This week we continue on the theme of the 700th
anniversary of the judicial murder of Sir William Wallace in London on
23 August 1305. By the time you read this the historian and author
David R Ross will be well into his 450 mile Walk for Wallace, following
in the footsteps of the great Scottish hero from his betrayal at
Robroyston to his horrific death at Smithfield.
The Society of William Wallace will hold its annual
commemoration at the Wallace Memorial, Robroyston, this Saturday, 6
August 2005, at 2pm. After the commemoration members and friends
are invited to enjoy a buffet and refreshments at the Fort Theatre,
Kenmure Avenue, Bishopbriggs. The theatre is about 15 minutes
drive from the Monument.
The main Society of William Wallace commemoration
will take place on Saturday 27 August 2005 at the Elderslie Wallace
Monument. Elderslie was the birthplace of our National Hero c1270.
As usual the rally at the Monument will be proceeded by a march from
Johnstone. Those attending are requested to assemble in Ludovic
Square, Johnstone, at 2pm for the 2.30pm march off. The main
speakers will be Provost Ronnie Burns, Renfrewshire Council; David R
Ross, Convener of the Society of William Wallace; and Professor Ted
Cowan, Professor of Scottish History, Glasgow University.
Further Wallace 700 commemorations will be held in
Aberdeen and Stonehaven and details of same will appear in next week's
Remember you can pay your own homage to Sir William
Wallace by visiting the Wallace Monument, north of Stirling, which is
open all year round. The 200 ft high tower was opened in 1869 to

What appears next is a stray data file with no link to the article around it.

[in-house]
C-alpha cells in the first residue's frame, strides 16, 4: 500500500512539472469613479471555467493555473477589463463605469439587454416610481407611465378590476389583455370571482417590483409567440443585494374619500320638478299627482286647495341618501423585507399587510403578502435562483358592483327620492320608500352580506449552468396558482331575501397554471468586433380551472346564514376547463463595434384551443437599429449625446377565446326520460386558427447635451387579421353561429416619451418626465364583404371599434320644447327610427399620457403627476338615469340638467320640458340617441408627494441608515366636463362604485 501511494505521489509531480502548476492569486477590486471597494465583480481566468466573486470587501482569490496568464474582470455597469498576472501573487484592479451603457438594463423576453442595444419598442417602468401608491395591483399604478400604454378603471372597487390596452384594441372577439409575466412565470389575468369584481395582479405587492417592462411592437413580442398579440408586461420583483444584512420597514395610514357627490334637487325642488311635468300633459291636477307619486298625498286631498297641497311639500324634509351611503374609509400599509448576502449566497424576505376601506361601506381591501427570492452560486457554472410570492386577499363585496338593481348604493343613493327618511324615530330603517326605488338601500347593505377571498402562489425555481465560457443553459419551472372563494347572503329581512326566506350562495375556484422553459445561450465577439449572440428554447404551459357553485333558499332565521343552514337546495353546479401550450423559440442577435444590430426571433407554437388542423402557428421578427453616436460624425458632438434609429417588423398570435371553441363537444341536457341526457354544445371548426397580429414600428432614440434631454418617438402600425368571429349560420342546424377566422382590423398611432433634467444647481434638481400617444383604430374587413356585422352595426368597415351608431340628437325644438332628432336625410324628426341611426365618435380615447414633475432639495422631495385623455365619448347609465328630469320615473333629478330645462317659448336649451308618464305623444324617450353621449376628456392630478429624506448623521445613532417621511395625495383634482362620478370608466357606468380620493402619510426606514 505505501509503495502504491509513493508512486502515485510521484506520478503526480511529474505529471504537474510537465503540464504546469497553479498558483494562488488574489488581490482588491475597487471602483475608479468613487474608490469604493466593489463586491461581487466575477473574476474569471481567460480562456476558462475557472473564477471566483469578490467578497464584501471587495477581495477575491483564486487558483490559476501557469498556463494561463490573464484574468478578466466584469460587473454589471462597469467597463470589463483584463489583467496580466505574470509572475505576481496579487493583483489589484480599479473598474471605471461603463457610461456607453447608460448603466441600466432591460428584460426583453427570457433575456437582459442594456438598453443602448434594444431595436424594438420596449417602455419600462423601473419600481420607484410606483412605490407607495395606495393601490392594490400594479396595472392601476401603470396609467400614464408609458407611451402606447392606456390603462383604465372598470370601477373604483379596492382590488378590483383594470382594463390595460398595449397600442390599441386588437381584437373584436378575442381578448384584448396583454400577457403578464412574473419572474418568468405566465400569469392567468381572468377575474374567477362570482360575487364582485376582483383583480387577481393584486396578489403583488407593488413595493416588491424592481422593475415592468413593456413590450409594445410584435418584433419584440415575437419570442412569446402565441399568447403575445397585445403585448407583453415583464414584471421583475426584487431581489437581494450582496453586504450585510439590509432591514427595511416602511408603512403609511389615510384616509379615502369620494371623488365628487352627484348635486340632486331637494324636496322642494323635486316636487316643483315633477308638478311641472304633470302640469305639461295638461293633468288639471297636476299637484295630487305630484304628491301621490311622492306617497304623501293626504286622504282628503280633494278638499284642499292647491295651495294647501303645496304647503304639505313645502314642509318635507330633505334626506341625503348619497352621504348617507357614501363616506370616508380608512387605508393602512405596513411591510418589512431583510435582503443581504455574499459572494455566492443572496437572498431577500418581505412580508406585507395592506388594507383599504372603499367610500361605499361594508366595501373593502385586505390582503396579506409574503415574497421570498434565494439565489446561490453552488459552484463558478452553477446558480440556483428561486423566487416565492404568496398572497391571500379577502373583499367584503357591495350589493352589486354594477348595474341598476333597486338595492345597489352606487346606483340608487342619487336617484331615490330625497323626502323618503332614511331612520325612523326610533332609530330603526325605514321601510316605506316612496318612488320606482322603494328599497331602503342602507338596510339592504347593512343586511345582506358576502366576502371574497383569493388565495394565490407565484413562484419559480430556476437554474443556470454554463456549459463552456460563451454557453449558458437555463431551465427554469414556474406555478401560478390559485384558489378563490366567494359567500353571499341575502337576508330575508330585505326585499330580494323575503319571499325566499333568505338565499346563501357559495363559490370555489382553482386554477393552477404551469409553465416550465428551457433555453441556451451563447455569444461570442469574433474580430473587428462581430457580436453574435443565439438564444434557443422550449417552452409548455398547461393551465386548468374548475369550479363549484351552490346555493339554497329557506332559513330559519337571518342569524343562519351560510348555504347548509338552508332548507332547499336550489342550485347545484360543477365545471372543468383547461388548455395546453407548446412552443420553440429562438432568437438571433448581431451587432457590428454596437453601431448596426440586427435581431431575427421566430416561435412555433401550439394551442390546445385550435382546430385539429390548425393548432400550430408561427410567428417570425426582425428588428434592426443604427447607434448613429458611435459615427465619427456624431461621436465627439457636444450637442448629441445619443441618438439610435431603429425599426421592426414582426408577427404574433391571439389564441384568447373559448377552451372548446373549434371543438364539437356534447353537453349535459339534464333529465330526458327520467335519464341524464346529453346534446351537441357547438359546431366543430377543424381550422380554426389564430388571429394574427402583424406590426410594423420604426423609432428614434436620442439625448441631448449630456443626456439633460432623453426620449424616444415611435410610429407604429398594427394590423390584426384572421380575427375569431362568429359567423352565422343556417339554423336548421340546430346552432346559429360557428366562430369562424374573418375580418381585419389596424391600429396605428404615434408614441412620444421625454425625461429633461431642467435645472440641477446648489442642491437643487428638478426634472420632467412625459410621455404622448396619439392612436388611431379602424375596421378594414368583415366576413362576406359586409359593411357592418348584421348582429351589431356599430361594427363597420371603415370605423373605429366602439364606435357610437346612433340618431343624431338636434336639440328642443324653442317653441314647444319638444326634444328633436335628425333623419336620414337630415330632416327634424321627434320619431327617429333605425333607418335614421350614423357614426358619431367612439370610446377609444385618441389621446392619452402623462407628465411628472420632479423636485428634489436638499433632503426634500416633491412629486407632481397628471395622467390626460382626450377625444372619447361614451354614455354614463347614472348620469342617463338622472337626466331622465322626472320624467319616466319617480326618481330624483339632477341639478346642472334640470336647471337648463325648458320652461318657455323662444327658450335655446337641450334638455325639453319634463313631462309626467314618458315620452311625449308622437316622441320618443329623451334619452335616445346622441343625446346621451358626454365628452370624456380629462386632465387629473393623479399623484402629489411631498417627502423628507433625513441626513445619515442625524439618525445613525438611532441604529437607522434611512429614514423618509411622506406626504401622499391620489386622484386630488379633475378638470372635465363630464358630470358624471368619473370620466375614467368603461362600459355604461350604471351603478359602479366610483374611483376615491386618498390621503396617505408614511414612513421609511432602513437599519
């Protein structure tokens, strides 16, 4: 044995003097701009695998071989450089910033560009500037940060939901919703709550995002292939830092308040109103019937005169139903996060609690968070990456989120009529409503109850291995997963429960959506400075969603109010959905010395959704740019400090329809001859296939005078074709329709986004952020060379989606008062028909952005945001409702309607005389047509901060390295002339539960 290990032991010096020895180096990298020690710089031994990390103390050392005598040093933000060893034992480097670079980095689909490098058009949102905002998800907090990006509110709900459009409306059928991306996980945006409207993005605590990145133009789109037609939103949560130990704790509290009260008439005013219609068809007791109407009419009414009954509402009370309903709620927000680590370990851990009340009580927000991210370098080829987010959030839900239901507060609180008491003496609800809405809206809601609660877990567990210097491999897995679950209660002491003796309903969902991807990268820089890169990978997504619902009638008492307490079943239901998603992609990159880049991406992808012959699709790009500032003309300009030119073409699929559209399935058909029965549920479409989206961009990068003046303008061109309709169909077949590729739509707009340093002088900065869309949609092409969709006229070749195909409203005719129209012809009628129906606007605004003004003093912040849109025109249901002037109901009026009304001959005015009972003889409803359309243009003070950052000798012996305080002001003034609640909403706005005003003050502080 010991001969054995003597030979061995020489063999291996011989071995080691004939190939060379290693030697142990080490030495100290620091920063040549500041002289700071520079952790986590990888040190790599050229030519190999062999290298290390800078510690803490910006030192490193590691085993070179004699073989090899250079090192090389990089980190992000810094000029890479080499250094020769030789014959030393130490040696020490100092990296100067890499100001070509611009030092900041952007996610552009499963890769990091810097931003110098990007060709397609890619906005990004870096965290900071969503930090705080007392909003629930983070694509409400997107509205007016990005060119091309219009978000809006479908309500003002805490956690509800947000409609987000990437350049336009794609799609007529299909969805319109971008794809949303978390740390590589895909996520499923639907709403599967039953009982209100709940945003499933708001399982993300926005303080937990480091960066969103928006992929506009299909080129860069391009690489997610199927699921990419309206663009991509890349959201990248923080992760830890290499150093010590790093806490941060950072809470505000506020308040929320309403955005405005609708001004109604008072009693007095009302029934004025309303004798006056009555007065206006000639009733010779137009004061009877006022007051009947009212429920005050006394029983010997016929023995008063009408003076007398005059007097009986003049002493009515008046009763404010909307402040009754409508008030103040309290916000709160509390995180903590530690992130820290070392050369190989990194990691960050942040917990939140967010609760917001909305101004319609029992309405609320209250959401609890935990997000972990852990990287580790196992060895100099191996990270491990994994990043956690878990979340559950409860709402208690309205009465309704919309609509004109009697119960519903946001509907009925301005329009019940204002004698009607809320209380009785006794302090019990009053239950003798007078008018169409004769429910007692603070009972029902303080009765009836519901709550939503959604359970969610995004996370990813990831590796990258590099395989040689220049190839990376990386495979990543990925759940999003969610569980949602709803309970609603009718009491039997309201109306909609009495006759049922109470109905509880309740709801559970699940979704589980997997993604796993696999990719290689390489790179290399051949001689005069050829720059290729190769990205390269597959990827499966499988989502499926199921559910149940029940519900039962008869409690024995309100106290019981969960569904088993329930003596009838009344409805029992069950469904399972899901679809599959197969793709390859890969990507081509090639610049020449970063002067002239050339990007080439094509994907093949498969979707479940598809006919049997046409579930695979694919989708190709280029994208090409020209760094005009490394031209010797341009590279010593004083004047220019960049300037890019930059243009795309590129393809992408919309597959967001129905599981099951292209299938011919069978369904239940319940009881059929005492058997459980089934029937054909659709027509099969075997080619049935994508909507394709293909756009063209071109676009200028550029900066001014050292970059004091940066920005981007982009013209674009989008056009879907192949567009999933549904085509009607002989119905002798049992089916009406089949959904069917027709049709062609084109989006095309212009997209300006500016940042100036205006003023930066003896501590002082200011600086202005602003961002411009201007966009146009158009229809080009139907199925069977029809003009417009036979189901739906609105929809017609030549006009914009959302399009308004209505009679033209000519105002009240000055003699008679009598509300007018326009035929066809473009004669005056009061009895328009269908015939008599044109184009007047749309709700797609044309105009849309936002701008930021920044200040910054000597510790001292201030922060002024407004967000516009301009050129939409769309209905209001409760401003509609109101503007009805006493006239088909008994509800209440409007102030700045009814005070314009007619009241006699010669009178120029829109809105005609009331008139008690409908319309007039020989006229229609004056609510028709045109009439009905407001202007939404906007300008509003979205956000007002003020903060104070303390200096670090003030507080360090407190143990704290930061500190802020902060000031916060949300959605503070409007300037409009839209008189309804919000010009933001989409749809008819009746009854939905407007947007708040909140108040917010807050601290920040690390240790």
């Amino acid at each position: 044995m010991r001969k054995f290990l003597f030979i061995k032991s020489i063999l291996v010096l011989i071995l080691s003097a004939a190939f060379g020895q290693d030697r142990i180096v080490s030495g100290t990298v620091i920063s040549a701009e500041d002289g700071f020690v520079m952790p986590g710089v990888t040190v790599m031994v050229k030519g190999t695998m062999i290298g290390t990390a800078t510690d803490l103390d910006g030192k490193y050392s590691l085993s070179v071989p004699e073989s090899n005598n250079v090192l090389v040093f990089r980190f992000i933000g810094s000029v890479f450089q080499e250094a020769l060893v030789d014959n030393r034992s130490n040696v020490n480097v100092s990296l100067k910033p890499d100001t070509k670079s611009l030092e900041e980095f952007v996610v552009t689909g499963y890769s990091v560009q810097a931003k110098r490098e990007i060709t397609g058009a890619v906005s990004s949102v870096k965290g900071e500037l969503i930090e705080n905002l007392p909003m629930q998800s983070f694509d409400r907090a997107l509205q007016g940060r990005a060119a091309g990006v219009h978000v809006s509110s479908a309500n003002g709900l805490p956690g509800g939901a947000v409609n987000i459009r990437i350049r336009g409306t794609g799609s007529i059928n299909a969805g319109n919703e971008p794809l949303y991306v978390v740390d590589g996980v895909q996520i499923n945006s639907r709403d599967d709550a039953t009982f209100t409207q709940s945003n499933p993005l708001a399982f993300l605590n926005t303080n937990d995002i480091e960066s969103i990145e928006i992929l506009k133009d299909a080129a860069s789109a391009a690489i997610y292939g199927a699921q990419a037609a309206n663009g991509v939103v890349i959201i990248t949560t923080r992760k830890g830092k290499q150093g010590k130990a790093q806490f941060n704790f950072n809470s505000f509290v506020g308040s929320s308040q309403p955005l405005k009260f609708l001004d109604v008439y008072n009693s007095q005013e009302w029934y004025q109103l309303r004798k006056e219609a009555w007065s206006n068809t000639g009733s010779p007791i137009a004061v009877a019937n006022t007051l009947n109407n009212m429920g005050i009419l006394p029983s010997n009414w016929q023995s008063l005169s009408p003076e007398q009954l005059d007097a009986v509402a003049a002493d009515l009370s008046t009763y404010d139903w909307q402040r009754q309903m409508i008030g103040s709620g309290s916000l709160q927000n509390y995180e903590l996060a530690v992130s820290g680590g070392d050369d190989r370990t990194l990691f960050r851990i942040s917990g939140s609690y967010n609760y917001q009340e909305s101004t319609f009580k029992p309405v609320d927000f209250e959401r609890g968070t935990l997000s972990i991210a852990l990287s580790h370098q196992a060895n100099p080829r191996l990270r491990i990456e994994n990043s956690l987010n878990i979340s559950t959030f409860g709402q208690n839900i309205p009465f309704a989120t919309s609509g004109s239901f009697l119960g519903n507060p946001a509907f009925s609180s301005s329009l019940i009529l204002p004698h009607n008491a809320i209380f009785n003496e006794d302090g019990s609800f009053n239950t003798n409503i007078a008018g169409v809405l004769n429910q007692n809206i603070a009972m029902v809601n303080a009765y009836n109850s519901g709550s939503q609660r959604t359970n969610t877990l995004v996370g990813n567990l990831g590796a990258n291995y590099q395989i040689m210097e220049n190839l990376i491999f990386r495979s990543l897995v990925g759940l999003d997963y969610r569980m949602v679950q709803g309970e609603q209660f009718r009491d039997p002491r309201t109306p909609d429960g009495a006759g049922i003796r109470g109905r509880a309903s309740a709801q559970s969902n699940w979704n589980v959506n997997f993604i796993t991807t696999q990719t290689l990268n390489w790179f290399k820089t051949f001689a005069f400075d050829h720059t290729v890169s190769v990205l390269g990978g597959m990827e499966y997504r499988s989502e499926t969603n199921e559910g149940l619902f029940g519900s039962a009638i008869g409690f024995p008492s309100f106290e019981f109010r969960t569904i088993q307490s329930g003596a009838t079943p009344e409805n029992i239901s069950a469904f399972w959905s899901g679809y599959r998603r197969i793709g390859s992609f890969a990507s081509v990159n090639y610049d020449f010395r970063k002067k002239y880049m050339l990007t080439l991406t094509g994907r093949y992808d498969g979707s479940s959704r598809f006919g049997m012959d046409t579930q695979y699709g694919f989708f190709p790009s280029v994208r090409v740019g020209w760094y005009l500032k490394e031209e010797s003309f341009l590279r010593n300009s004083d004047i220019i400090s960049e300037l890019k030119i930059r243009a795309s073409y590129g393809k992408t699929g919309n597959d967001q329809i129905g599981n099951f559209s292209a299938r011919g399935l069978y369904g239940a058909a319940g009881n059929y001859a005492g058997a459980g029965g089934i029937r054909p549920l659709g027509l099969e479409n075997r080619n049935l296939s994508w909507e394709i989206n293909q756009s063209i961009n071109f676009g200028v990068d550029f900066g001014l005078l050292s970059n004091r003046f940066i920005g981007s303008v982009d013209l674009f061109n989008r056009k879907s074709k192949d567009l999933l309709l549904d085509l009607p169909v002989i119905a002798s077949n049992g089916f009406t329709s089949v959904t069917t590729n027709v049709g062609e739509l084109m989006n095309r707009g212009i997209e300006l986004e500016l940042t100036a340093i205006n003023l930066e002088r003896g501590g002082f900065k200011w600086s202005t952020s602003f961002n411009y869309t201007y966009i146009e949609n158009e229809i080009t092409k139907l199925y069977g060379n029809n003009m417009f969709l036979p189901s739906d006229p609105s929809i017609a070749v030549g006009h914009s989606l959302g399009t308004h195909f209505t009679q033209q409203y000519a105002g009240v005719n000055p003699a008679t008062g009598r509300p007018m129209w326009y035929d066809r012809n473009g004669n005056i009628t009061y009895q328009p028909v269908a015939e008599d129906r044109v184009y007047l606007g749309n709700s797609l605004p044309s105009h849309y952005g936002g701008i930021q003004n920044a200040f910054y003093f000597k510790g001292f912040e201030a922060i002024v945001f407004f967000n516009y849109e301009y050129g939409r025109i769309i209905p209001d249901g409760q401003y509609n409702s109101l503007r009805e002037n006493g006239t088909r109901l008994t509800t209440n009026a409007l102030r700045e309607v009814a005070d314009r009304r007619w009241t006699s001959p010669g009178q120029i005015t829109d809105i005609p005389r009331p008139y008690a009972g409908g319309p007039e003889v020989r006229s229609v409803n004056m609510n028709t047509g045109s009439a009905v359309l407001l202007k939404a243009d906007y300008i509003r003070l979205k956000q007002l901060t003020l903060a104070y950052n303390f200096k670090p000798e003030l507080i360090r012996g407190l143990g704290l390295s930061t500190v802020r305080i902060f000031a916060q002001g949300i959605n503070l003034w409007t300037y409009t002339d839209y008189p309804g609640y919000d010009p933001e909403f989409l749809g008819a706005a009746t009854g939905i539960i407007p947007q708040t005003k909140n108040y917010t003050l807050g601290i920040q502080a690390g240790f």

pay tribute to the great Scottish freedom fighter. The imposing
monument stands appropriately on the Abbey Craig from which William
Wallace watched the English army gather on the south side of the Forth
in September 1297 prior to his victory in the Battle of Stirling Bridge.
The climb to the top is well worth while as the view is magnificent.
You can take a break in climbing the 246 steps by visiting three
chambers with artifacts and exhibitions.
Rabbit and Onions is the recipe for this week, to
reflect the fact that William Wallace and his men, whilst conducting
guerrilla warfare, would have had to live off the land. Rabbit,
deer and fish probably played a large part in their diet.
1 rabbit, skinned, cleaned and jointed;
seasoned flour; roast dripping; 1 onion, chopped; salt
Method: Melt the dripping in a pan and brown
the onion. Coat the rabbit with flour. Brown the rabbit
well. Add seasoning and enough water to cover. Simmer gently
for 1-1½ hours or until the rabbit is tender. Taste for seasoning